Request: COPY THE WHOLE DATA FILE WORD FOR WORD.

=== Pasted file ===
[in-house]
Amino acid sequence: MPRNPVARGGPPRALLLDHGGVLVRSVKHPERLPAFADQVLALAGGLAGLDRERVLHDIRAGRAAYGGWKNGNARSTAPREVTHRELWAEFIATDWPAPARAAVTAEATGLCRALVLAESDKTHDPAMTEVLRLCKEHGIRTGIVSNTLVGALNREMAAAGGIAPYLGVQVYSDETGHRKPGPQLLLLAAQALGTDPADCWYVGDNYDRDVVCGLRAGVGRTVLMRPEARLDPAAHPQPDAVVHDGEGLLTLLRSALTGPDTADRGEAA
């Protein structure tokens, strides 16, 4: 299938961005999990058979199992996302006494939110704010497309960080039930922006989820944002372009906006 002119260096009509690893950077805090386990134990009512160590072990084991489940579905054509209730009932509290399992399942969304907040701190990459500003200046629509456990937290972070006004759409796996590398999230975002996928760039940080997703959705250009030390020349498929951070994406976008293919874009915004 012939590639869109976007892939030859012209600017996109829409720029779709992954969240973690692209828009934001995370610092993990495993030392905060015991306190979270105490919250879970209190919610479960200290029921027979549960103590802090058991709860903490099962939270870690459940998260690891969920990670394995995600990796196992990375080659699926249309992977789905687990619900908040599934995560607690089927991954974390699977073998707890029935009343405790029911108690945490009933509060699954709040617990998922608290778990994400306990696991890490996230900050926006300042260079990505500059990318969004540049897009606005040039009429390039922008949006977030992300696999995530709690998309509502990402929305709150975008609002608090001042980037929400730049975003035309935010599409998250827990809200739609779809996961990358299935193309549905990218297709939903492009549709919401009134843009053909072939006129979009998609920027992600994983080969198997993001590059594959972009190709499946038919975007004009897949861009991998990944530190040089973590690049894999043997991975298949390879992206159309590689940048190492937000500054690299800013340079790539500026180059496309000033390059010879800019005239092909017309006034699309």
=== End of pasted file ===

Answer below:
[in-house]
Amino acid sequence: MPRNPVARGGPPRALLLDHGGVLVRSVKHPERLPAFADQVLALAGGLAGLDRERVLHDIRAGRAAYGGWKNGNARSTAPREVTHRELWAEFIATDWPAPARAAVTAEATGLCRALVLAESDKTHDPAMTEVLRLCKEHGIRTGIVSNTLVGALNREMAAAGGIAPYLGVQVYSDETGHRKPGPQLLLLAAQALGTDPADCWYVGDNYDRDVVCGLRAGVGRTVLMRPEARLDPAAHPQPDAVVHDGEGLLTLLRSALTGPDTADRGEAA
């Protein structure tokens, strides 16, 4: 299938961005999990058979199992996302006494939110704010497309960080039930922006989820944002372009906006 002119260096009509690893950077805090386990134990009512160590072990084991489940579905054509209730009932509290399992399942969304907040701190990459500003200046629509456990937290972070006004759409796996590398999230975002996928760039940080997703959705250009030390020349498929951070994406976008293919874009915004 012939590639869109976007892939030859012209600017996109829409720029779709992954969240973690692209828009934001995370610092993990495993030392905060015991306190979270105490919250879970209190919610479960200290029921027979549960103590802090058991709860903490099962939270870690459940998260690891969920990670394995995600990796196992990375080659699926249309992977789905687990619900908040599934995560607690089927991954974390699977073998707890029935009343405790029911108690945490009933509060699954709040617990998922608290778990994400306990696991890490996230900050926006300042260079990505500059990318969004540049897009606005040039009429390039922008949006977030992300696999995530709690998309509502990402929305709150975008609002608090001042980037929400730049975003035309935010599409998250827990809200739609779809996961990358299935193309549905990218297709939903492009549709919401009134843009053909072939006129979009998609920027992600994983080969198997993001590059594959972009190709499946038919975007004009897949861009991998990944530190040089973590690049894999043997991975298949390879992206159309590689940048190492937000500054690299800013340079790539500026180059496309000033390059010879800019005239092909017309006034699309």